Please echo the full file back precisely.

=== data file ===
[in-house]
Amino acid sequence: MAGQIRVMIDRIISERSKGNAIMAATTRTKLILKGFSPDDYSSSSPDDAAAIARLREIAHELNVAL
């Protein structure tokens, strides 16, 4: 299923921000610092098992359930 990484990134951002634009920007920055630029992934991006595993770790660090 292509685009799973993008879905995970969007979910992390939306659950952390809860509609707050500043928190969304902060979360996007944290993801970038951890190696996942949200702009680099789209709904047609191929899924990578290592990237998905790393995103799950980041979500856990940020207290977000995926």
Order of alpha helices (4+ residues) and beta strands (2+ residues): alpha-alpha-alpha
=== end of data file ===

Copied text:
[in-house]
Amino acid sequence: MAGQIRVMIDRIISERSKGNAIMAATTRTKLILKGFSPDDYSSSSPDDAAAIARLREIAHELNVAL
């Protein structure tokens, strides 16, 4: 299923921000610092098992359930 990484990134951002634009920007920055630029992934991006595993770790660090 292509685009799973993008879905995970969007979910992390939306659950952390809860509609707050500043928190969304902060979360996007944290993801970038951890190696996942949200702009680099789209709904047609191929899924990578290592990237998905790393995103799950980041979500856990940020207290977000995926």
Order of alpha helices (4+ residues) and beta strands (2+ residues): alpha-alpha-alpha